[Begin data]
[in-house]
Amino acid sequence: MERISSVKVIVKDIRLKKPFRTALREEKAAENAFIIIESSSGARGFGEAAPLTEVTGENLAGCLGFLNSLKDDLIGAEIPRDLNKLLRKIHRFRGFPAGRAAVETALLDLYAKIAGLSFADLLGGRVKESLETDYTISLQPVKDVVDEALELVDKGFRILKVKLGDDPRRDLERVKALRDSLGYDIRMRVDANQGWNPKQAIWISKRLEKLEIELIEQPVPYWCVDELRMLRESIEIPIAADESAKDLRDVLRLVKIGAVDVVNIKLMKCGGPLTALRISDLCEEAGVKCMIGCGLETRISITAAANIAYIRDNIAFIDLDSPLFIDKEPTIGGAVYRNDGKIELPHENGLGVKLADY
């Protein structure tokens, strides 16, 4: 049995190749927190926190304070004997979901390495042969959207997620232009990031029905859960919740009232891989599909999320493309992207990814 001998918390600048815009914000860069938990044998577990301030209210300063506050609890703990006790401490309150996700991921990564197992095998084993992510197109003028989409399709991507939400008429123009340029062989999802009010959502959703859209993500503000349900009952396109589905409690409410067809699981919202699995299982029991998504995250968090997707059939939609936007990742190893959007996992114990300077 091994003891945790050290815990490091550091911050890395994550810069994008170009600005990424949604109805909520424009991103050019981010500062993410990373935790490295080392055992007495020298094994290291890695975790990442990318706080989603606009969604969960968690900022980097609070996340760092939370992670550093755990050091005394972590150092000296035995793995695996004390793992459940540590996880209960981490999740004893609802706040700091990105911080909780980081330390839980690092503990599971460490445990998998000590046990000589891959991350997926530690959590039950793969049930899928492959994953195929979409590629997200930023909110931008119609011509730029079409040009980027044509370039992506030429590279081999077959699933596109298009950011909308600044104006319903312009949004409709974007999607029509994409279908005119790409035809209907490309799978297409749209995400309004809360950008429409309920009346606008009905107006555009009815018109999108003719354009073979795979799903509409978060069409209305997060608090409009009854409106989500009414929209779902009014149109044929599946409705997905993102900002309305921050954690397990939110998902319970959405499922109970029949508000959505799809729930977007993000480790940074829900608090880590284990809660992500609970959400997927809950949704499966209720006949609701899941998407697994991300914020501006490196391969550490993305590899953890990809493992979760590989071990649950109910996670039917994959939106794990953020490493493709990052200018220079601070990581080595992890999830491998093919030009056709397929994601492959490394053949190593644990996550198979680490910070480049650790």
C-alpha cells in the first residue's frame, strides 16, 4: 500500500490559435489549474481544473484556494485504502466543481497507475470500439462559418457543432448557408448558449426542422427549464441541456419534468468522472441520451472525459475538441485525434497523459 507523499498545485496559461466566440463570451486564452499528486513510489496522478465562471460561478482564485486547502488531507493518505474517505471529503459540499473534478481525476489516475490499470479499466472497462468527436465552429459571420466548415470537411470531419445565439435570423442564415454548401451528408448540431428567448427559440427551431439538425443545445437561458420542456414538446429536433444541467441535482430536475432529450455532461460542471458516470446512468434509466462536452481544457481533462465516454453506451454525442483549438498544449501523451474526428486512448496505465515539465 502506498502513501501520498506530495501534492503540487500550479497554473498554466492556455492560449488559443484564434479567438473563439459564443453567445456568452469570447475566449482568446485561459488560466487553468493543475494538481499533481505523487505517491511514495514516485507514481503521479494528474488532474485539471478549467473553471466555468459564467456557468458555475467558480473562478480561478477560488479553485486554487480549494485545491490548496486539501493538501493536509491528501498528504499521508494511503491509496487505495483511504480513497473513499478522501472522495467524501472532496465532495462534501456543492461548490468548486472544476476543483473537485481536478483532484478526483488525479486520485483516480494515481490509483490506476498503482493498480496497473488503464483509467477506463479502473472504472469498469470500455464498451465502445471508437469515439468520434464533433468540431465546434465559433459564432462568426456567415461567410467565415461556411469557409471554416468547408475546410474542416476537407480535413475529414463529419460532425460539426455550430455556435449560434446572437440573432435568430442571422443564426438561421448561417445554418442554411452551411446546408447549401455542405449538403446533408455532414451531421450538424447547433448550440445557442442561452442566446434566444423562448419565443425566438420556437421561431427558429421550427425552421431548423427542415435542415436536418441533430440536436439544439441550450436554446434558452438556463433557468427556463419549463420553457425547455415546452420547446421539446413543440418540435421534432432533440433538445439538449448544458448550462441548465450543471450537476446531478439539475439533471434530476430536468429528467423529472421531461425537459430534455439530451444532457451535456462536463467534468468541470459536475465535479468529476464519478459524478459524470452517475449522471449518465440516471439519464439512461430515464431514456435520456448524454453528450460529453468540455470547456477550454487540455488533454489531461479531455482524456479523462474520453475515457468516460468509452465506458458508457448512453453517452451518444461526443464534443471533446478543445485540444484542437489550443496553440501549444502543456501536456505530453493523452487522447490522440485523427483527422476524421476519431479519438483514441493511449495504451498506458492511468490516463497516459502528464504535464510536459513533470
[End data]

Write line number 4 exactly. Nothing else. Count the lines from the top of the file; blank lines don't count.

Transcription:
C-alpha cells in the first residue's frame, strides 16, 4: 500500500490559435489549474481544473484556494485504502466543481497507475470500439462559418457543432448557408448558449426542422427549464441541456419534468468522472441520451472525459475538441485525434497523459 507523499498545485496559461466566440463570451486564452499528486513510489496522478465562471460561478482564485486547502488531507493518505474517505471529503459540499473534478481525476489516475490499470479499466472497462468527436465552429459571420466548415470537411470531419445565439435570423442564415454548401451528408448540431428567448427559440427551431439538425443545445437561458420542456414538446429536433444541467441535482430536475432529450455532461460542471458516470446512468434509466462536452481544457481533462465516454453506451454525442483549438498544449501523451474526428486512448496505465515539465 502506498502513501501520498506530495501534492503540487500550479497554473498554466492556455492560449488559443484564434479567438473563439459564443453567445456568452469570447475566449482568446485561459488560466487553468493543475494538481499533481505523487505517491511514495514516485507514481503521479494528474488532474485539471478549467473553471466555468459564467456557468458555475467558480473562478480561478477560488479553485486554487480549494485545491490548496486539501493538501493536509491528501498528504499521508494511503491509496487505495483511504480513497473513499478522501472522495467524501472532496465532495462534501456543492461548490468548486472544476476543483473537485481536478483532484478526483488525479486520485483516480494515481490509483490506476498503482493498480496497473488503464483509467477506463479502473472504472469498469470500455464498451465502445471508437469515439468520434464533433468540431465546434465559433459564432462568426456567415461567410467565415461556411469557409471554416468547408475546410474542416476537407480535413475529414463529419460532425460539426455550430455556435449560434446572437440573432435568430442571422443564426438561421448561417445554418442554411452551411446546408447549401455542405449538403446533408455532414451531421450538424447547433448550440445557442442561452442566446434566444423562448419565443425566438420556437421561431427558429421550427425552421431548423427542415435542415436536418441533430440536436439544439441550450436554446434558452438556463433557468427556463419549463420553457425547455415546452420547446421539446413543440418540435421534432432533440433538445439538449448544458448550462441548465450543471450537476446531478439539475439533471434530476430536468429528467423529472421531461425537459430534455439530451444532457451535456462536463467534468468541470459536475465535479468529476464519478459524478459524470452517475449522471449518465440516471439519464439512461430515464431514456435520456448524454453528450460529453468540455470547456477550454487540455488533454489531461479531455482524456479523462474520453475515457468516460468509452465506458458508457448512453453517452451518444461526443464534443471533446478543445485540444484542437489550443496553440501549444502543456501536456505530453493523452487522447490522440485523427483527422476524421476519431479519438483514441493511449495504451498506458492511468490516463497516459502528464504535464510536459513533470